Creativity comes in many forms. Even when your business doesn’t specifically focus on creative productions, simply figuring out a way to work your business, hang onto your employees and attract new customers are all examples of creative thinking at work. The fact is, there are many ways to express creativity.
For many, finding a way to use their God-given creativity in their business in some way is also a form of spiritual practice – a sort of living up to one’s real potential. To whom much is given, much is also expected, after all. Living up to our true potential has always been favorably viewed by God, whether that comes as a form of religious expression or we are using the talents with which we’ve been endowed.
So go ahead – take that leap of creativity and see how it rewards you in return!
One of the most difficult “customers” to deal with when it comes to delivering that all-important spiritual message are those who were religious at one point, but for one reason or another have fallen away. We all probably know someone who has had a terrible church experience for some reason and has written that experience onto every other religious interaction they could possibly have. Others are just disconnected from the ministry from years of stagnant teaching or not finding their personal spiritual challenge. Some have suffered a hard knock in life which left them reeling and questioning their faith.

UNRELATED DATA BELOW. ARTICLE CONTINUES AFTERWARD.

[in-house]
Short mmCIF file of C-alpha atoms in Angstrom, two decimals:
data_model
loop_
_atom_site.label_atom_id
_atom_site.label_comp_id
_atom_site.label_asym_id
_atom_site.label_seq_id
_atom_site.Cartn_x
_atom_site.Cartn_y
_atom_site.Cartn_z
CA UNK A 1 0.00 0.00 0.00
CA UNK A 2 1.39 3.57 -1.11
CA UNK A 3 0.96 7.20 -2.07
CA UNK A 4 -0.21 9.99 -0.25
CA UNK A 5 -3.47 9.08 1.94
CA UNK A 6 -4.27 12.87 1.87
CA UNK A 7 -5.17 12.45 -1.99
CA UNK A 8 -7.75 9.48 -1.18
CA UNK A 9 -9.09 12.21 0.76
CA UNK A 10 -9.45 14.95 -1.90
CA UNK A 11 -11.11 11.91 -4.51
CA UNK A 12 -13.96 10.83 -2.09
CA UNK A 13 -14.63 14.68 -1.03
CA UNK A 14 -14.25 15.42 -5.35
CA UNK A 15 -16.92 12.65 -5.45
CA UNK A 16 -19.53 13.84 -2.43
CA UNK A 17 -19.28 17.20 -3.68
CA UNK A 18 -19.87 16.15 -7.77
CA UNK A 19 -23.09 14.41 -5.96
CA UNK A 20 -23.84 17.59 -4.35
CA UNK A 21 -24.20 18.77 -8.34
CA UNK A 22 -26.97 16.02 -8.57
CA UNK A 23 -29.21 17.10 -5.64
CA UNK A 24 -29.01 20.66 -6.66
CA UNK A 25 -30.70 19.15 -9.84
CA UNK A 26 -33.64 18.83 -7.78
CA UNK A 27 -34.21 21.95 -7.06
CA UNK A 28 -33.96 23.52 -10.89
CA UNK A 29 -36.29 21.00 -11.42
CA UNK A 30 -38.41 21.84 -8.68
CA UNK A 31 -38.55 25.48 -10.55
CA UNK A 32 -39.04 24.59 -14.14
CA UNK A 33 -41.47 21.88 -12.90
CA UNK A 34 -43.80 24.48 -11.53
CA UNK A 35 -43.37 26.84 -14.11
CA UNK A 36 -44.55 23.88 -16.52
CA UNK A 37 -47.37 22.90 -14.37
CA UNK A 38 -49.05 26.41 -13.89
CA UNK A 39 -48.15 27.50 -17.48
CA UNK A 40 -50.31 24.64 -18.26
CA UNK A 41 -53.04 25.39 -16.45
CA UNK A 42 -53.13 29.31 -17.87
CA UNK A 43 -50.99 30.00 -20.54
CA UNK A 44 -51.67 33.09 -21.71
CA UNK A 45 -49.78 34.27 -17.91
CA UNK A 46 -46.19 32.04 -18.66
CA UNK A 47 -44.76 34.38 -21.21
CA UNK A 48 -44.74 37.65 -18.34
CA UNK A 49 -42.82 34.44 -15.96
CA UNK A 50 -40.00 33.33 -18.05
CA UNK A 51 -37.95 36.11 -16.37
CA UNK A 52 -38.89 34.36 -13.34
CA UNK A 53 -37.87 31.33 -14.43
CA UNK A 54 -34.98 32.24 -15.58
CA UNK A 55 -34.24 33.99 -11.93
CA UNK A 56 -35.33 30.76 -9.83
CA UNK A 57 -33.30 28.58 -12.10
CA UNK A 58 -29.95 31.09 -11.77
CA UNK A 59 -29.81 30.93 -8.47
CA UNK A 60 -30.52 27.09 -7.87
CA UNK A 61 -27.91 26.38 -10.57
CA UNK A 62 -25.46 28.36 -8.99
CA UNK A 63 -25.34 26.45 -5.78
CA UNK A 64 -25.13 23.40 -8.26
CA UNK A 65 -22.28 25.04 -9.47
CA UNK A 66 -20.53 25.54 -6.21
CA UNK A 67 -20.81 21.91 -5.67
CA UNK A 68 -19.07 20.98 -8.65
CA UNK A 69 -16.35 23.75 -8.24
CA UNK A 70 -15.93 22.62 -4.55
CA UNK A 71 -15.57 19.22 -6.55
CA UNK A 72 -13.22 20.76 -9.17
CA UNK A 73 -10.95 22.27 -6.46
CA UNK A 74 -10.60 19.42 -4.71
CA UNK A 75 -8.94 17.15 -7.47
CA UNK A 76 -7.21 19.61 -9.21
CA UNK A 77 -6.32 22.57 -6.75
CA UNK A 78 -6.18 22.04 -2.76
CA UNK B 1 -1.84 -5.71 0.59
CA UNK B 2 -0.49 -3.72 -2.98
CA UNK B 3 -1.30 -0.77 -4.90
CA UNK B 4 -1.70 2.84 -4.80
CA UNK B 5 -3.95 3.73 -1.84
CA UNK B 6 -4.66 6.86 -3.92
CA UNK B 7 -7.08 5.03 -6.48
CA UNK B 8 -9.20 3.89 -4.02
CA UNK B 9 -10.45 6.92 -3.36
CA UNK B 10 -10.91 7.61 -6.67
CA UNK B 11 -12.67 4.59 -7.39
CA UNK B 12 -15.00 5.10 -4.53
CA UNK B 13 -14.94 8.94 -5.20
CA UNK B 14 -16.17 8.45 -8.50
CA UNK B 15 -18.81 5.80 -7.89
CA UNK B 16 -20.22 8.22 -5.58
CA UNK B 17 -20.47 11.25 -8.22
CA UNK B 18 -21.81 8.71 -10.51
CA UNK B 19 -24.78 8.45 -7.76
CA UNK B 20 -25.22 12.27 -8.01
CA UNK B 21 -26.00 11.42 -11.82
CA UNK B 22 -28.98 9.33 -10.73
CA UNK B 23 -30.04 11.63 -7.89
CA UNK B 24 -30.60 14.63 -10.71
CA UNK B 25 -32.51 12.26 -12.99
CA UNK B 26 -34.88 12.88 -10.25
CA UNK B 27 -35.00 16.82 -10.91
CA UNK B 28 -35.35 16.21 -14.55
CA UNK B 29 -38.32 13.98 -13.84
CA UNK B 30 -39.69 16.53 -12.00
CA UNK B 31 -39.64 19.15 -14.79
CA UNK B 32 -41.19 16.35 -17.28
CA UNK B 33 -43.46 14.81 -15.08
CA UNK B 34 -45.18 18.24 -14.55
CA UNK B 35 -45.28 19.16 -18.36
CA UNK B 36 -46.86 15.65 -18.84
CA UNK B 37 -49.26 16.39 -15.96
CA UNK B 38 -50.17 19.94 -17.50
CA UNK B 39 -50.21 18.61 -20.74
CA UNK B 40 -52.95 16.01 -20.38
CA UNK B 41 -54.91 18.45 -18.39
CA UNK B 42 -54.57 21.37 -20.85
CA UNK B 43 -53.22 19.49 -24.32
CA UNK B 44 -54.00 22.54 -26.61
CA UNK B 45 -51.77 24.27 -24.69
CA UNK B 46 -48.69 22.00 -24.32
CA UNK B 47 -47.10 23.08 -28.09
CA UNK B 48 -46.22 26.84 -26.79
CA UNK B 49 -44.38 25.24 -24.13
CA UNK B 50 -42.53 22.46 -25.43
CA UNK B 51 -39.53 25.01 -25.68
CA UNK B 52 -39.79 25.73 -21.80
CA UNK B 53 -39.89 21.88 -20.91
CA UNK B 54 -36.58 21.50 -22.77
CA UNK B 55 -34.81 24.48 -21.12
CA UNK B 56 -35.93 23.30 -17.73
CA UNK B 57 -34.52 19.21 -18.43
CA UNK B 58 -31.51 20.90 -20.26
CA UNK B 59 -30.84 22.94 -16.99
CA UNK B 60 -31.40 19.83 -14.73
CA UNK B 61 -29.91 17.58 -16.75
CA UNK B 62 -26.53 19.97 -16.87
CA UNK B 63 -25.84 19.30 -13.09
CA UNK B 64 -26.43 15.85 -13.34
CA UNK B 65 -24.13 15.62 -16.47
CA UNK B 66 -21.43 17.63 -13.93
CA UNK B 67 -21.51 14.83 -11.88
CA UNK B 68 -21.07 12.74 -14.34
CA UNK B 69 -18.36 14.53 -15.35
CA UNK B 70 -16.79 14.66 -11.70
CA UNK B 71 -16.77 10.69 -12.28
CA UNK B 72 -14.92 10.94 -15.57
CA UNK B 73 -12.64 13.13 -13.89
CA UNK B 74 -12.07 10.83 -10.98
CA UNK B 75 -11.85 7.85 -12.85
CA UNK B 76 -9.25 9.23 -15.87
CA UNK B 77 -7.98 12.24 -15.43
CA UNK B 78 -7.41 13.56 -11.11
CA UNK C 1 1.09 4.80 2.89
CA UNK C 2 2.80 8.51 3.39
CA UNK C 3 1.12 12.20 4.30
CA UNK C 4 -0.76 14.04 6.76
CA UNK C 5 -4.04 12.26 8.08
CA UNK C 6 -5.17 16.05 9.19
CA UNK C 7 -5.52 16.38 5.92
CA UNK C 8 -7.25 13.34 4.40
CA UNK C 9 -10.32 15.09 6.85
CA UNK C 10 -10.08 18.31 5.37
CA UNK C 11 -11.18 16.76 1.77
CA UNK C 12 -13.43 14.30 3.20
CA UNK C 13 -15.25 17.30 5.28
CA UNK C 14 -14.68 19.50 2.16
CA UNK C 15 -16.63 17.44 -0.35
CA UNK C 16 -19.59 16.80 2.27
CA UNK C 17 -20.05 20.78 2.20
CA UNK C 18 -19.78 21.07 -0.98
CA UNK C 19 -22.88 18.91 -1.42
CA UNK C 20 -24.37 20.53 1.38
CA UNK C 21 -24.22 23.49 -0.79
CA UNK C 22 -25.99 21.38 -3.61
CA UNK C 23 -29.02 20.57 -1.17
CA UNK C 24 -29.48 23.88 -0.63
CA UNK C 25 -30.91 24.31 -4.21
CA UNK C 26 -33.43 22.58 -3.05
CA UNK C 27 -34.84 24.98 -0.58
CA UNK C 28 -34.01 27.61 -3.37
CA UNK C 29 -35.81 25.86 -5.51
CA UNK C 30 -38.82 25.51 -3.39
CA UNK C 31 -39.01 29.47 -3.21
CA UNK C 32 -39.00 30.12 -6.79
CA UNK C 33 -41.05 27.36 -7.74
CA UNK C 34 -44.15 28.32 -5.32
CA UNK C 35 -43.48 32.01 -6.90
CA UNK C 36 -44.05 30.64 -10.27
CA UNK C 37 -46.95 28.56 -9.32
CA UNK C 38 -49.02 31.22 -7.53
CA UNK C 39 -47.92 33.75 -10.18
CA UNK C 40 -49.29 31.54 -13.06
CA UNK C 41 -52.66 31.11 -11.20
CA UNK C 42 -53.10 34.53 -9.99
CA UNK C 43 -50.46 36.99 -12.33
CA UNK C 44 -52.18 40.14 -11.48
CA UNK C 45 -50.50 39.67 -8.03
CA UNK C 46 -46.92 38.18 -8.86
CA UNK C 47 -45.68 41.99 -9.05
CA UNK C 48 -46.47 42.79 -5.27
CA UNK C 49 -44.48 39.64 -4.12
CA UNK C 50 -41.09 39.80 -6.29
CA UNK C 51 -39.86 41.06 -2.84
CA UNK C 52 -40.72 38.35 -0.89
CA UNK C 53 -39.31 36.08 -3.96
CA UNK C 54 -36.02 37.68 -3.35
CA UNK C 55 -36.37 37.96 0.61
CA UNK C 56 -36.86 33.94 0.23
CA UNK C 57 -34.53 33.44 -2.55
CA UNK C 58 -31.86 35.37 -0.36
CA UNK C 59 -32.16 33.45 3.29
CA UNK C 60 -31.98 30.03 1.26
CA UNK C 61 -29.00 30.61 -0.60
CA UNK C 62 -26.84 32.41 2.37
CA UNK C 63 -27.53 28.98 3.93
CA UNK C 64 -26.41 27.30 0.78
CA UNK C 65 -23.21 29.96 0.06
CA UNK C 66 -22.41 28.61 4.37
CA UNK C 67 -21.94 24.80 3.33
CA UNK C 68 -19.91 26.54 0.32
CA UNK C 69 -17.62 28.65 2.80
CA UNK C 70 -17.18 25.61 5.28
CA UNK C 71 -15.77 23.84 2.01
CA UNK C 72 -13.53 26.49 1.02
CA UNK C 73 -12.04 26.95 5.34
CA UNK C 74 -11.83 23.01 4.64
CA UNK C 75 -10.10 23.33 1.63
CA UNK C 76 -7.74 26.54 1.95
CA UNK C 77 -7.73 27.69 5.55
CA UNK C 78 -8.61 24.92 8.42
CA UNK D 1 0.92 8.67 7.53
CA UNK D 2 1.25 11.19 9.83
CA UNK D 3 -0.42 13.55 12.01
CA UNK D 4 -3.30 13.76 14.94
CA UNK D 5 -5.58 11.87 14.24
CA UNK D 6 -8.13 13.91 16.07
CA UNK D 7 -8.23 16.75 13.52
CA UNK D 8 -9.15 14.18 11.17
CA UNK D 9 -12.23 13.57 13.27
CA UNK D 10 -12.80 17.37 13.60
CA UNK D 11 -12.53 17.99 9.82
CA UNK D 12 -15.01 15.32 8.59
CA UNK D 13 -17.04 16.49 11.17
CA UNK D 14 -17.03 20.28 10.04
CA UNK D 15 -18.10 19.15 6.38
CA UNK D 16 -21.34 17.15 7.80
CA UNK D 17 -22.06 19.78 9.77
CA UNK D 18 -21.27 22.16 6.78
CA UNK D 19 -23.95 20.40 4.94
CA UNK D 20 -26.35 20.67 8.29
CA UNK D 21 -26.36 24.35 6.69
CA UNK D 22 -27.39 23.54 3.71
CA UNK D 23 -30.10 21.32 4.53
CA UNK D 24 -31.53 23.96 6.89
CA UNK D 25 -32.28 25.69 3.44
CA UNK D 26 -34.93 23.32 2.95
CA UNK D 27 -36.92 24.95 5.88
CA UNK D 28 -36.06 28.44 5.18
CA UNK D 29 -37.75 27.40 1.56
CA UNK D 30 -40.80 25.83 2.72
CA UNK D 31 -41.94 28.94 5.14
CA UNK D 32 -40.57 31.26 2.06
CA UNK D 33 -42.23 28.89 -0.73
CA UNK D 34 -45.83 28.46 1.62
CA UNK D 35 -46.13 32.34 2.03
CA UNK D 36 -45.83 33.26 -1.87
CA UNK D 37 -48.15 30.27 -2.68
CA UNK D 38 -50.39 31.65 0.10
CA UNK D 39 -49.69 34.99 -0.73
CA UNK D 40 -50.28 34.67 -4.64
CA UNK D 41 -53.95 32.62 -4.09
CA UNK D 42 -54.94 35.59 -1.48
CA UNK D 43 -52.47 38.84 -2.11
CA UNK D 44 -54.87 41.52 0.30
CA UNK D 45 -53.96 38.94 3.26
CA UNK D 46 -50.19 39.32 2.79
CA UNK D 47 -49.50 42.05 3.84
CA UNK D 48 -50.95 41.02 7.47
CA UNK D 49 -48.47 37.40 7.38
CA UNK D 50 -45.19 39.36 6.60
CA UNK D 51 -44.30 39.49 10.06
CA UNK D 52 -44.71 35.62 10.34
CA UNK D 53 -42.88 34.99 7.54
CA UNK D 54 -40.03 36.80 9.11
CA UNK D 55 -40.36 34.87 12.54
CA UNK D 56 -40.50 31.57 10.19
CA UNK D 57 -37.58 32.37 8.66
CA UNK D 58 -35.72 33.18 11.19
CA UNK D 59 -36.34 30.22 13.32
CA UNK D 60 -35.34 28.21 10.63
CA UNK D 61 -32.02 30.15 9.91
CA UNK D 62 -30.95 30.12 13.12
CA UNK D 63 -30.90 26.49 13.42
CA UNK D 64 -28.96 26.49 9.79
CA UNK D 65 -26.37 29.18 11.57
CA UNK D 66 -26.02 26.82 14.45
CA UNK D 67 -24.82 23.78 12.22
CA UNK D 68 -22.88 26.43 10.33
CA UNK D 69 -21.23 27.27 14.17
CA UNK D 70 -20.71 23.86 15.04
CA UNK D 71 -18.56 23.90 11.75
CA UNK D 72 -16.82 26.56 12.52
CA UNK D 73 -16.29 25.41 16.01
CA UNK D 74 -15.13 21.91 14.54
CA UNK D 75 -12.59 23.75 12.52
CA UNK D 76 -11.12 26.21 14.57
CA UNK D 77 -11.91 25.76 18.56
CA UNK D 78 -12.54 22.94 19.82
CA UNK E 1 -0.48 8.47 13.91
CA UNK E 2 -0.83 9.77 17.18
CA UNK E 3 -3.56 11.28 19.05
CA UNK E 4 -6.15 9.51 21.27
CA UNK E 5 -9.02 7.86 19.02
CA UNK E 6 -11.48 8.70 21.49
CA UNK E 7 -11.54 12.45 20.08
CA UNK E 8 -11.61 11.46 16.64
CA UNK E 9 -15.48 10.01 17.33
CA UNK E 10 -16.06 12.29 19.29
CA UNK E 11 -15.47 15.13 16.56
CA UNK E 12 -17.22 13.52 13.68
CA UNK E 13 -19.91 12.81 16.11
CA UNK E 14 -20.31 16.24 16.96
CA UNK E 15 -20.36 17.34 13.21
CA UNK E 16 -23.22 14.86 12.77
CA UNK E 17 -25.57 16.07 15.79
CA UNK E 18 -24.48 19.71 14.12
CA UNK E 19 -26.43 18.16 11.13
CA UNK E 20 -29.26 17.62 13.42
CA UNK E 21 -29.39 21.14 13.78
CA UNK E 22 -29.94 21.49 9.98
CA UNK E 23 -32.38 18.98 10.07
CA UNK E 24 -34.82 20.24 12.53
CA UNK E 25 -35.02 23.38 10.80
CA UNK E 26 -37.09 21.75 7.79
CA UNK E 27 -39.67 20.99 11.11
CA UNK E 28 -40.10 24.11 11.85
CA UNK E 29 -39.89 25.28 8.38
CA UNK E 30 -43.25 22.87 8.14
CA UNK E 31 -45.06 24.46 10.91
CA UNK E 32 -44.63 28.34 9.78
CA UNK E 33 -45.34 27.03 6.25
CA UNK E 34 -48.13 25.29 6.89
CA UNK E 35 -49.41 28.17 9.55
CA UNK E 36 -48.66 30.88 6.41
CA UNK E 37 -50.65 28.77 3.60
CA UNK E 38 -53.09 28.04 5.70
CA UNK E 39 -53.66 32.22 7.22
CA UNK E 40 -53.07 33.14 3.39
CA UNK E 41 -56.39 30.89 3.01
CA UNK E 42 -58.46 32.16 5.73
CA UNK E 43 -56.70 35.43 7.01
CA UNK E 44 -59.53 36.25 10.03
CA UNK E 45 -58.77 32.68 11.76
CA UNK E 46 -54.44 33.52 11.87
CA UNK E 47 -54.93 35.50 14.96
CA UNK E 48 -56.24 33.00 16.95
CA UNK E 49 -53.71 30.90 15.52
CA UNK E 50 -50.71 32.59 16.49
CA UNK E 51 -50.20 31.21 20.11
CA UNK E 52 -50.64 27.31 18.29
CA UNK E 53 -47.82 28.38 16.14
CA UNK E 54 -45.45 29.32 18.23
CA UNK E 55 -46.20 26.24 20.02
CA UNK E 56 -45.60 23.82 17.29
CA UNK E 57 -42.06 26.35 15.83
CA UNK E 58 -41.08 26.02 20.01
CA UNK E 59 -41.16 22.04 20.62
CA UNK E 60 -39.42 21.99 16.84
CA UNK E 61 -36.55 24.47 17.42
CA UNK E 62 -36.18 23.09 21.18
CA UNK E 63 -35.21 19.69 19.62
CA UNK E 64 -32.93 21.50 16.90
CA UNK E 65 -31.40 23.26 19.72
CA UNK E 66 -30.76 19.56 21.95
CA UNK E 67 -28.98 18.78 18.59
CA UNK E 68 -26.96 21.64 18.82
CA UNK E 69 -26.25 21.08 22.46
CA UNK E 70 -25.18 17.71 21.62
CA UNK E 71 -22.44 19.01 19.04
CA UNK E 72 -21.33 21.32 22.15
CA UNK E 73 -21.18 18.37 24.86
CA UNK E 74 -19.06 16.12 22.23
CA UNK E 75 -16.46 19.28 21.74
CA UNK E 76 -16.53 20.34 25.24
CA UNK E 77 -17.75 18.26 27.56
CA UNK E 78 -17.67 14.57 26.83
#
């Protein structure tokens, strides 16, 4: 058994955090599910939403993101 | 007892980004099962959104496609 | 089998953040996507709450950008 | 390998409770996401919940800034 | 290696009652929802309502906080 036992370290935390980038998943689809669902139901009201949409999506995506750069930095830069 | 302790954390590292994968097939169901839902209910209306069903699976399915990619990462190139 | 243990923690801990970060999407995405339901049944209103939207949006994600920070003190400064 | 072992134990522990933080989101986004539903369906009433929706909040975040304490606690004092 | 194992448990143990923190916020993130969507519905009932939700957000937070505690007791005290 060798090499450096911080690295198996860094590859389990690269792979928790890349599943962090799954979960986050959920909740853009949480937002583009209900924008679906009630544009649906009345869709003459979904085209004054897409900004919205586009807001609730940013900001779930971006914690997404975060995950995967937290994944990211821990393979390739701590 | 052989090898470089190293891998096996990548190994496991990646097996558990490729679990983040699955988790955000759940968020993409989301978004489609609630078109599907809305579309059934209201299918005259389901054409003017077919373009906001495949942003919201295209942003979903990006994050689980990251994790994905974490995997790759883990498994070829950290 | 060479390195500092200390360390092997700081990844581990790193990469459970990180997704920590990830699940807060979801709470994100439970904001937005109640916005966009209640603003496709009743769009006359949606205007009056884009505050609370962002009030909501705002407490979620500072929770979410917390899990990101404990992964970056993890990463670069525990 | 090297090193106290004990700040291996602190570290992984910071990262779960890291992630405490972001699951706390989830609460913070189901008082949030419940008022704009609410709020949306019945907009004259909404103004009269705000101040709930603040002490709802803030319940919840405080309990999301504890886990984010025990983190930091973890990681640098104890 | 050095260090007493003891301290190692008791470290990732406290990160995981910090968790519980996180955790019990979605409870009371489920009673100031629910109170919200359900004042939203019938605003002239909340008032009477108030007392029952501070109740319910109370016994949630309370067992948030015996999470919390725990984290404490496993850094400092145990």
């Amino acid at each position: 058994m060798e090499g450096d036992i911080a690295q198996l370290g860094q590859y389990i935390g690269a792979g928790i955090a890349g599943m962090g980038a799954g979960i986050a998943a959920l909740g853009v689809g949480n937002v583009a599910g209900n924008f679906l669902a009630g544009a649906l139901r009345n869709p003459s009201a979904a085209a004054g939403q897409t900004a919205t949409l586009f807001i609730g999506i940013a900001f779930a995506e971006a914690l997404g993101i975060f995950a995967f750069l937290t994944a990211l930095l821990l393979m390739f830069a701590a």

These scenarios are difficult – but not impossible – to deal with.
It can help to realize that many people are, in fact, very lonely inside. The kind of fellowship that real Christians generate is a warm, inviting space that many people don’t have the privilege of experiencing. Healing from a difficult life situation is a long, hard process that isn’t always smooth. Knowing there are others who have experienced similar trials is comforting.
So, too, pain, confusion and shame cause others to stay away from spiritual outreach. Someone healing from a poor church experience often feels a pain they cannot quite explain, but the hurt runs deep. So does the shame of staying away from spiritual contact. A person in this situation often doesn’t know where to turn first and is too embarrassed to seek help. Anger often masks these deep feelings of pain.
Understanding the emotional confusion that can come from separation from one’s spiritual link with God will go a long way to having a kind and loving conversation. While people who are often separated from their spirituality can seem hostile and confrontational, that is often a way to ward off painful conversations about experiences they assume you might know nothing about.
Offering a kind word, a kind hand and an understanding heart is the way to demonstrate compassion and the correct spiritual path to those who may have become disenfranchised with traditional church leadership.
We are used to getting bad news at work. Whether it is the economy, the sales projections or the level of difficulty sustaining our market interest, we get negative messages often. This is especially true if you are a Christian at work. Hearing reports about the decline or our faith can be equally demoralizing and make one feel like a minority voice in a secular world. In those situations, it can be helpful to realize just what a valuable message we have an how it is best employed.